Design-Based Research

Note-taking for Research on Games and Simulations with Jan Plass

Barab, S. A. (2014). Design-based research: a methodological toolkit for engineering change. In K. Sawyer (ed.) Handbook of the Learning Sciences, Vol 2, (pp. 233-270), Cambridge, MA: Cambridge University Press.

Design-based research

Design-based research (DBR) is a subject close to my heart, because it was the basis of my masters thesis, and informs the work of the NYU Music Experience Design Lab. All of our tools are designed and tested in the context of messy and complex natural learning and creating environments: classrooms, bedrooms, studios, and public events. We evaluate our tools continuously, but the only purely empirical and “experimental” methods we use involve Google analytics. We sometimes conduct user research in formal settings, but mostly observe practice “in the wild” between regular iterations.

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Music Matters chapter four

Public-facing note taking on Music Matters by David Elliott and Marissa Silverman for my Philosophy of Music Education class.

What is education?

Milo gets some STEM education

The etymology of the word “education” from its various Latin roots gives a good overview of modern senses of the word:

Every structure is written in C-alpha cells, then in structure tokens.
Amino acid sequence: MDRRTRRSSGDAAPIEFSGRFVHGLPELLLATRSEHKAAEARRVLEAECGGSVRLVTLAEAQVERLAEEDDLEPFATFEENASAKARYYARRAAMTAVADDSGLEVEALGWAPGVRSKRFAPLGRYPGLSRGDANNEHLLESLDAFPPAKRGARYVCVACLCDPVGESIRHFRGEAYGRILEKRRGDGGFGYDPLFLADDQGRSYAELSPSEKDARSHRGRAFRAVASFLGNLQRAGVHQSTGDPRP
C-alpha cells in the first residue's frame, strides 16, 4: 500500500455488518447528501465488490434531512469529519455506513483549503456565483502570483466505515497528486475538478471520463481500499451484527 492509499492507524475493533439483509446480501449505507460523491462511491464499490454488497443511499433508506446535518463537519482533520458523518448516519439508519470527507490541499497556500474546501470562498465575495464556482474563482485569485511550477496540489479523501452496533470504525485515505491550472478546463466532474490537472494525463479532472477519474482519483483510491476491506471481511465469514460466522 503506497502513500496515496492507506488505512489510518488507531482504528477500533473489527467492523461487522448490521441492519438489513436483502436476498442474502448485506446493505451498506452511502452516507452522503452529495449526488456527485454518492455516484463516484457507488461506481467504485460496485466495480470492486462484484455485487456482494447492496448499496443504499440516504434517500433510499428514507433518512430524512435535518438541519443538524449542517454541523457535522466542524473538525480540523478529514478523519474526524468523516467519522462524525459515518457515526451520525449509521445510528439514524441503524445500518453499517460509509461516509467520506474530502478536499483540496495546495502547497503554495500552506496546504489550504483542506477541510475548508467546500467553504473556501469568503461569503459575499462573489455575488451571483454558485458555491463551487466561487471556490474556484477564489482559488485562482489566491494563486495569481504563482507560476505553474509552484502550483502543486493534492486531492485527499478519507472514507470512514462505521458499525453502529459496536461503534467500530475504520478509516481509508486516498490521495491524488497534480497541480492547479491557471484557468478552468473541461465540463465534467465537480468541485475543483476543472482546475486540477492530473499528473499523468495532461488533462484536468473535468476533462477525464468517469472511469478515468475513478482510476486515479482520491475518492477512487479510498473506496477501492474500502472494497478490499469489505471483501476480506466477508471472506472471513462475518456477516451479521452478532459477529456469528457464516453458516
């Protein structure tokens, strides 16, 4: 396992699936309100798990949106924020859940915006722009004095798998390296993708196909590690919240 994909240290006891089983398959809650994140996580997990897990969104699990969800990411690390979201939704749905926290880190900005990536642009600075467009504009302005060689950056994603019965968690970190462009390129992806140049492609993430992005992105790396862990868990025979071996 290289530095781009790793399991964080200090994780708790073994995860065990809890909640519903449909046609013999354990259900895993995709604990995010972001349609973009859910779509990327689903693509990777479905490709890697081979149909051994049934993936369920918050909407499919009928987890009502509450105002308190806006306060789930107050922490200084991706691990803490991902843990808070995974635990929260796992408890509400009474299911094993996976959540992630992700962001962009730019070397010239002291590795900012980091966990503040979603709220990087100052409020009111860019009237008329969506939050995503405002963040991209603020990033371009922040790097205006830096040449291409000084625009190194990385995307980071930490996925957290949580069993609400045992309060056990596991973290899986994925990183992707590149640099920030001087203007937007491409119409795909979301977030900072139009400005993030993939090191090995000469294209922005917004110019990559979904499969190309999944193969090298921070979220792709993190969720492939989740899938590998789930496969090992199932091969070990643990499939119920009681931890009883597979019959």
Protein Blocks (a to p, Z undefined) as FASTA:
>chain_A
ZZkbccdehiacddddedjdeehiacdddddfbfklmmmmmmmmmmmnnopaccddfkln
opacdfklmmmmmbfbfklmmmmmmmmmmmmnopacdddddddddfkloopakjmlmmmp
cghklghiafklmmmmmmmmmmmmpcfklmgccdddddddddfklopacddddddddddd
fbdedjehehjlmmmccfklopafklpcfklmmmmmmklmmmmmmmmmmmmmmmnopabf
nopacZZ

• Educationem: rearing children, animals, plants and promoting physical development
  • Educare: to train or mold
  • Educo and educere: to lead out, to “teach a man to fish” as per Lao Tzu

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John Dewey on music education as experience

If I’m going to understand progressive philosophies of education, then I need to understand John Dewey. So here we go.

John Dewey

Dewey is a progressive hero. He was a supporter of women’s suffrage, a founding member of the NAACP, and was ahead of his time on the importance of multiculturalism. Contrary to what I had always assumed, he did not invent the Dewey Decimal System. Given that I’m reading about him in the context of music education, it was amusing to learn that he had congenital amusia. Finally, a fun autobiographical fact: I attended a very fancy school modeled on Dewey’s Laboratory School at the University of Chicago.

Before we get to Dewey’s thoughts on art and education, here are some of his key political stances, as explained by the Stanford Encyclopedia of Philosophy. Classical liberals think of the individual as an independent entity in competition with other individuals. Social and political life are the arena in which individuals engage in the competitive pursuit of self-interest, preferably with minimal interference from the government. Dewey preferred to think of individuals as parts of a bigger organism, dependent on our relationships with each other  for our survival and well-being. In Dewey’s model, freedom isn’t just the absence of constraints, but rather the positive fact of participation in an ethical social order.

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